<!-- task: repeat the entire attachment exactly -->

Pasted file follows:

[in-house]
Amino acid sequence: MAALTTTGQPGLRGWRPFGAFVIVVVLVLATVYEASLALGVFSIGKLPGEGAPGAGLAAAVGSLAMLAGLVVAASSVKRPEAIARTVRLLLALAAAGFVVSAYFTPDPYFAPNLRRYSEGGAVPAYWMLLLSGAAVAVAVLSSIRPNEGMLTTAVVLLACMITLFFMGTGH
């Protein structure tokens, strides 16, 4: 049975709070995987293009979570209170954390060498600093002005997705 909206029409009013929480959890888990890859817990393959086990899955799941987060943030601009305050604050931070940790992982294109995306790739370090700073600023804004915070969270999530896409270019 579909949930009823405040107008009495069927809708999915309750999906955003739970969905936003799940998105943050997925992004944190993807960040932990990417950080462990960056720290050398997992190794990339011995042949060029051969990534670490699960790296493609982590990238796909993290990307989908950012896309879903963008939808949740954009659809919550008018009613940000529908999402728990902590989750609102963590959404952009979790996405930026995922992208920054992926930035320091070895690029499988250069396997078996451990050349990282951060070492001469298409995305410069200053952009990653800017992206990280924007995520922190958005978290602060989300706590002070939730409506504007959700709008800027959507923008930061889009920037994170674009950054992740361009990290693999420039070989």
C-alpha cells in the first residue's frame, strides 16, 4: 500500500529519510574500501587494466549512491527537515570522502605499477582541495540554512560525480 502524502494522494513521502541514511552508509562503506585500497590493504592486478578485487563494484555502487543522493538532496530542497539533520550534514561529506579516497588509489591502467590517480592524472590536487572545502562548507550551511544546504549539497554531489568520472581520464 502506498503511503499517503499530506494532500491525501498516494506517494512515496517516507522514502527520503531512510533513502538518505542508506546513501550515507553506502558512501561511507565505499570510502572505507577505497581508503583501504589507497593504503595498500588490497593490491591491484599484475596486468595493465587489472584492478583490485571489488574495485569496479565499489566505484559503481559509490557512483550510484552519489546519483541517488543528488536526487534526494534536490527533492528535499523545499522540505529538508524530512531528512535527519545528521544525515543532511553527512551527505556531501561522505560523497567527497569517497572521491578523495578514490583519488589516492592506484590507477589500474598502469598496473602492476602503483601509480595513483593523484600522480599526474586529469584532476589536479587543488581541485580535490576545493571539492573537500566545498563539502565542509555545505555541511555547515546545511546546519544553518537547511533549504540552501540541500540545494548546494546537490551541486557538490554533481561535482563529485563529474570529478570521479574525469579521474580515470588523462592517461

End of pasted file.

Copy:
[in-house]
Amino acid sequence: MAALTTTGQPGLRGWRPFGAFVIVVVLVLATVYEASLALGVFSIGKLPGEGAPGAGLAAAVGSLAMLAGLVVAASSVKRPEAIARTVRLLLALAAAGFVVSAYFTPDPYFAPNLRRYSEGGAVPAYWMLLLSGAAVAVAVLSSIRPNEGMLTTAVVLLACMITLFFMGTGH
């Protein structure tokens, strides 16, 4: 049975709070995987293009979570209170954390060498600093002005997705 909206029409009013929480959890888990890859817990393959086990899955799941987060943030601009305050604050931070940790992982294109995306790739370090700073600023804004915070969270999530896409270019 579909949930009823405040107008009495069927809708999915309750999906955003739970969905936003799940998105943050997925992004944190993807960040932990990417950080462990960056720290050398997992190794990339011995042949060029051969990534670490699960790296493609982590990238796909993290990307989908950012896309879903963008939808949740954009659809919550008018009613940000529908999402728990902590989750609102963590959404952009979790996405930026995922992208920054992926930035320091070895690029499988250069396997078996451990050349990282951060070492001469298409995305410069200053952009990653800017992206990280924007995520922190958005978290602060989300706590002070939730409506504007959700709008800027959507923008930061889009920037994170674009950054992740361009990290693999420039070989």
C-alpha cells in the first residue's frame, strides 16, 4: 500500500529519510574500501587494466549512491527537515570522502605499477582541495540554512560525480 502524502494522494513521502541514511552508509562503506585500497590493504592486478578485487563494484555502487543522493538532496530542497539533520550534514561529506579516497588509489591502467590517480592524472590536487572545502562548507550551511544546504549539497554531489568520472581520464 502506498503511503499517503499530506494532500491525501498516494506517494512515496517516507522514502527520503531512510533513502538518505542508506546513501550515507553506502558512501561511507565505499570510502572505507577505497581508503583501504589507497593504503595498500588490497593490491591491484599484475596486468595493465587489472584492478583490485571489488574495485569496479565499489566505484559503481559509490557512483550510484552519489546519483541517488543528488536526487534526494534536490527533492528535499523545499522540505529538508524530512531528512535527519545528521544525515543532511553527512551527505556531501561522505560523497567527497569517497572521491578523495578514490583519488589516492592506484590507477589500474598502469598496473602492476602503483601509480595513483593523484600522480599526474586529469584532476589536479587543488581541485580535490576545493571539492573537500566545498563539502565542509555545505555541511555547515546545511546546519544553518537547511533549504540552501540541500540545494548546494546537490551541486557538490554533481561535482563529485563529474570529478570521479574525469579521474580515470588523462592517461